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Ambre, Earl

November 12, 1997
Phoenix, Arizona
A man of courage ... A man of commitment

Earl Ambre was born on April 24, 1929, the thirteenthand last child of Joseph and Jennie Ambre. After sharing and enjoying his early childhood with his twin sister, Earlene, he entered the seminary to pursue studies for the Roman Catholic priesthood. He was ordained on May 1, 1954, for the diocese of Rockford, Illinois. For fifteen years he served in the numerous parishes and schools where he distinguished himself by his hard work, dedication and courage to undertake new and bold initiatives in education, social justice and community effort.

In 1969, he entered the Peace Corps with Joan Hushek, and they were married in Jamaica on March 31, 1970, after receiving the necessary dispensations from Rome. Together, Earl and Joan served the Peace Corps in many of the islands of the Caribbean and in Lesotho and Botswana in Southern Africa. Again, he distinguished himself by his vision, courage, and. commitment to the peoples of the world. He finished his career at the U.S. Department of State where he built an outstanding program for retirement planning and career transition. At his own retirement he received tributes and praise from the foreign service community around the world.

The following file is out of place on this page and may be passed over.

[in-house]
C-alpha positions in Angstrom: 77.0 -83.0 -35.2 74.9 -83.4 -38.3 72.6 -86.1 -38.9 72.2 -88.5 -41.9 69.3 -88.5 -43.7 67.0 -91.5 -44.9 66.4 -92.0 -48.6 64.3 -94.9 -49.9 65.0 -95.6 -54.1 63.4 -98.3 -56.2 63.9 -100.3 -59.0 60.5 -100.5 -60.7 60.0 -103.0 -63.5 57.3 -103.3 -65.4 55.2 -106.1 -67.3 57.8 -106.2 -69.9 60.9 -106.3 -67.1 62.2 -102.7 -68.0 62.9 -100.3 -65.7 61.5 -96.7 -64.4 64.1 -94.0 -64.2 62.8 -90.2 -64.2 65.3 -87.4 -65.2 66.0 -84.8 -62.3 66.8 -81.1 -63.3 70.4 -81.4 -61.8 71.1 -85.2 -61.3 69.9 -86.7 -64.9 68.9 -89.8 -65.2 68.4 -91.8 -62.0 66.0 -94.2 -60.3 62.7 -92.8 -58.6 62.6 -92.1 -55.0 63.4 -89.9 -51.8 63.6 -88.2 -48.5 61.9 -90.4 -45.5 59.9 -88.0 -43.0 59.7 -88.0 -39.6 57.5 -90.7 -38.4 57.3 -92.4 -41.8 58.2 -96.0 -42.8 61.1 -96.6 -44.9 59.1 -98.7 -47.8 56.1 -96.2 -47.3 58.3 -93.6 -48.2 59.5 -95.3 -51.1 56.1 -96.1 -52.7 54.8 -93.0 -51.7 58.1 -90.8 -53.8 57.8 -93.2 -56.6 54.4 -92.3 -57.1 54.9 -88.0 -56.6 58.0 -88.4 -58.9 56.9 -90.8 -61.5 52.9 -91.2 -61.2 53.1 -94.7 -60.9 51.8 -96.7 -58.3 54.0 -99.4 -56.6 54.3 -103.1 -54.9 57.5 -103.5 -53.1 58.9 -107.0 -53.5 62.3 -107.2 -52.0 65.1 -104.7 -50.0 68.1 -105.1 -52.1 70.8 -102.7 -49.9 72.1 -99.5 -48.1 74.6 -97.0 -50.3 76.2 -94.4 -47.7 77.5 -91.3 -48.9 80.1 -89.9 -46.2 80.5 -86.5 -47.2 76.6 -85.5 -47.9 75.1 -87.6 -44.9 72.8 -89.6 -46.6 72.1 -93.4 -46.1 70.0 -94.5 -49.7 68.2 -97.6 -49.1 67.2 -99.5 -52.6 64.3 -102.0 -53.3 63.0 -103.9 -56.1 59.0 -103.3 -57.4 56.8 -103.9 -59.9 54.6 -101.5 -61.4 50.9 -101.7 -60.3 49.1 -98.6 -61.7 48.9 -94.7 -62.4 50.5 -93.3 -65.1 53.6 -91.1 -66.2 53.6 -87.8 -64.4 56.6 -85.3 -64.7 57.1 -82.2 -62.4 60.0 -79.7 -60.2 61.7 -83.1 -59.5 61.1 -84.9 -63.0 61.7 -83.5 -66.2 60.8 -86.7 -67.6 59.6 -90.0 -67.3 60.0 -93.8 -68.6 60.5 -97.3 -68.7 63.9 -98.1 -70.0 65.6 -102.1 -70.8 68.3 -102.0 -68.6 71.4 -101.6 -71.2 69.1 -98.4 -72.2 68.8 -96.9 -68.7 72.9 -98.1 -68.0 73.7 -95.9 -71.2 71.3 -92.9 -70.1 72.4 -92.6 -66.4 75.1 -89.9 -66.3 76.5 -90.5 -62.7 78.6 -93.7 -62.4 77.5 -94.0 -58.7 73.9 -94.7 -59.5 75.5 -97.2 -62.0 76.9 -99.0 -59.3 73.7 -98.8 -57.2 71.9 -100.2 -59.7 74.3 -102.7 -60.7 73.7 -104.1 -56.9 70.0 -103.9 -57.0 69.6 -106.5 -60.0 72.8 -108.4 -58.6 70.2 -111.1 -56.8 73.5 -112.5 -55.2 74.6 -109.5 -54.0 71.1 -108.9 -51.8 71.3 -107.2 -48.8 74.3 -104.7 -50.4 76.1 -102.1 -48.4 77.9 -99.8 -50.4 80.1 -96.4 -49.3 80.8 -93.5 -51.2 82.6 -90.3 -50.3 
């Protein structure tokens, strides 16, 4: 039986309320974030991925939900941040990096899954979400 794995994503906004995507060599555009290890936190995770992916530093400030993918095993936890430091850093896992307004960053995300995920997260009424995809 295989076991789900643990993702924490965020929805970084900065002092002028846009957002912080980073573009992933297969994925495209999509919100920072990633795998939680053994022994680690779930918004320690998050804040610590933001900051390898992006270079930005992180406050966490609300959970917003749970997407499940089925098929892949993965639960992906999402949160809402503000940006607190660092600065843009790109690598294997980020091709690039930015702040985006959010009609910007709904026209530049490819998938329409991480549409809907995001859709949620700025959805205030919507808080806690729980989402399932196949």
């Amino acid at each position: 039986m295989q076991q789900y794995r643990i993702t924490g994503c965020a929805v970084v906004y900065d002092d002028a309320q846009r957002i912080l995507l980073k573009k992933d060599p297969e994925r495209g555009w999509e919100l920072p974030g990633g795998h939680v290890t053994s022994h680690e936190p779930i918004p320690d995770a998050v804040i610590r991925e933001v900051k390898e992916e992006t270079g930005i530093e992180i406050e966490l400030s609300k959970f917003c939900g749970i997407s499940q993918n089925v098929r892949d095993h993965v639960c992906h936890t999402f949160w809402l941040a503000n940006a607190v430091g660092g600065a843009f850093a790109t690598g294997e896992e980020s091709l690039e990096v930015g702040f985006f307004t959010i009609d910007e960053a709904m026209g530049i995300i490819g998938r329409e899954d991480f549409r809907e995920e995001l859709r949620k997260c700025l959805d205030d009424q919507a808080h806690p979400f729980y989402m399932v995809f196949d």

Those who knew Earl well, knew that he never needed praise or recognition to motivate him. If he believed something was the right thing to do, he pressed on, regardless of resistance or opposition. But there were two accomplishments which he allowed himself to be proud of. One was the results of his efforts for the Knights of Columbus, Council 4522, of Arlington, Virginia. During his years of active membership and the direction of the Bingo Program, he raised funds to be used for many charitable projects and the expansion of the Council facilities. Even more than that, he felt his efforts were understood when he received the Lincoln Douglas Social Justice and Racial Equality Award for individual contribution to the Community of Freeport, Illinois during the 1960 Civil Rights Movement an award which was presented in 1992.

Unfortunately, his own retirement was cut short by illness, but even in sickness he demonstrated the same courage and commitment that marked his whole life. There is no doubt that he left his imprint on every person that knew him. The effects of his presence on this earth will be felt far into the next century. Truly, he has left the world on November 12, 1997, a better place for his having been here.

Peace be with you. Earl